Only 75 years since the AR devoted an entire issue to Brazil, we turn our eyes to the rich and myriad architectures of this massive country – even as clouds gather on the horizon
Saudade is one of those untranslatable words that always disappoints when attempts are made to explain its meaning in other languages. Considered the first recorded bossa nova song, Chega de Saudade was released in English as No More Blues, but this title fails to translate the complexity of this very Brazilian emotion. Both painful and pleasurable, saudade is the memory of something good that came before, the presence of absence.
The story of bossa nova is indissociable from that of Brazilian Modernism. ‘Artistic precedence fell on the shoulders of architecture’, Mário Pedrosa explained in 1953, because young architects ‘were the true revolutionaries’. The momentum they instigated then propelled Brazil’s cultural production on a vertiginous trajectory, climaxing in the inauguration of a new capital. As Brasília prepares for its 50-year anniversary in 2020, Milton Hatoum paints an alternative portrait, depicting the city’s maddening reality.
In those days, the enthusiasm for new beginnings was accompanied by fearless optimism and perpetual progress. ‘To the European architect few creatures could appear as fabulous as his Brazilian counterpart as he appears in the stories which filter back from Rio’, write the editors of The Architectural Review in November 1954. A decade after the AR’s special issue on Brazil, the works of Costa, Reidy, Levi and Niemeyer (the inevitable choice for this month’s Reputations) still dominated. They had liberated Le Corbusier’s vocabulary and proven Modernism belonged in the tropics: Brazil is the first country to create a ‘national style of modern architecture’, Reyner Banham argued at the time.
In a country the size of a continent, it is but a small group of prominent figures (mainly white men) who lead the way. The keynote essay weaves together the stories and destinies of these strong characters, confronting their bold visions against a very unstable political backdrop. As the free-form Modernism of the Carioca school made way for rational Paulista Brutalism, we pause to revisit Reidy’s Pedregulho, recently renovated, and retrace the career of Paulo Mendes da Rocha, whose work casts the postcolonial relationship between Portugal and Brazil in sharp relief.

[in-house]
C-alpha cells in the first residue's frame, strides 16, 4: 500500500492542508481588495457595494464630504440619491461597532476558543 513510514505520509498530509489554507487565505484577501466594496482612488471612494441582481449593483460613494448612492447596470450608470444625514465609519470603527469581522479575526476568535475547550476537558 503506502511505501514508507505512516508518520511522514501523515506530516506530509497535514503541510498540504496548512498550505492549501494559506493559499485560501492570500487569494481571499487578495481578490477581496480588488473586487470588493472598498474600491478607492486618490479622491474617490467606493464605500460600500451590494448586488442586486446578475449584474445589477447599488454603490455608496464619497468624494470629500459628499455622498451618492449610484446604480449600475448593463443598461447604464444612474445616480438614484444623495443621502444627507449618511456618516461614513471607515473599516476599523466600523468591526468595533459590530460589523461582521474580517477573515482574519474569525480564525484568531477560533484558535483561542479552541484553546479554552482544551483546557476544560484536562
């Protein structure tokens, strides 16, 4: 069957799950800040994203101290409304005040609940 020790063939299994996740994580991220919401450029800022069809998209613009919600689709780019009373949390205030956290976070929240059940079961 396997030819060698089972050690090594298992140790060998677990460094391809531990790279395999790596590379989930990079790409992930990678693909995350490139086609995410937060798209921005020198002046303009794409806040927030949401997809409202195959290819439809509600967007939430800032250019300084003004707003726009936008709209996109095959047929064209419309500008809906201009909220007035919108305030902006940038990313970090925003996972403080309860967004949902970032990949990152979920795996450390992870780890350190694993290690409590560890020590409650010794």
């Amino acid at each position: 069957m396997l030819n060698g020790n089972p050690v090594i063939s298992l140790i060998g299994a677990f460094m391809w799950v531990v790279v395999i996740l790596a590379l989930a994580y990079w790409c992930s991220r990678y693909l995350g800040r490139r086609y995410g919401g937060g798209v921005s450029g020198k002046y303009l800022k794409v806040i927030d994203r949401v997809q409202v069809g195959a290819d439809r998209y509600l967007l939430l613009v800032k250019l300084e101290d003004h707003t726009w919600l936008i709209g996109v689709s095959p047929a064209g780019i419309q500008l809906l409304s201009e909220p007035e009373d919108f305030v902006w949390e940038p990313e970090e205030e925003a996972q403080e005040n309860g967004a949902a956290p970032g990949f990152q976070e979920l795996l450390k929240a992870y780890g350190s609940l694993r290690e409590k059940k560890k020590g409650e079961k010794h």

Brazil’s architectural success story conceals its Baroque roots, deeply tangled in colonialism. Costa attempted to ‘deflect the criticism that Modernism was foreign’, writes Fernando Luiz Lara, seeking to decolonise the narrative of Brazilian architecture, but ‘modern/colonial stitching goes much further, and uglier, than that’. Repeatedly referred to as ‘paradise on Earth’ and the ‘country of the future’ (of the eternal future for the cynics), Brazil can appear smothered by the myths and fantasies projected onto faraway tropical lands.
For Lina Bo Bardi, Brazilian architecture requires ‘a continual mixing of technological know-how with the spontaneity and passion of primitive art’. Her legacy and influence comes through in various pieces (including an essay on the Avenida Paulista and a building study on Brasil Arquitetura’s Museu Cais do Sertão in Recife). SESC Pompéia was virtually unknown outside Brazil at the time of her death, but the SESC centres remain some of the world’s most optimistically radical social projects ever undertaken. The oily bodies on the cover are lounging around the rooftop pool of the SESC 24 de Maio, surrounded by São Paulo’s concrete jungle. Designed by Mendes da Rocha and MMBB, it is easily one of the greatest Brazilian projects completed in the last two decades – and all the more important now that Bolsonaro’s government is putting the future of this unique institution at threat. As dark clouds gather on the horizon, the last 75 years of Brazil’s architectural legacy provide a solid foundation on which to build a resilient future.
This piece is featured in the AR October issue on Brazil – click here to purchase your copy today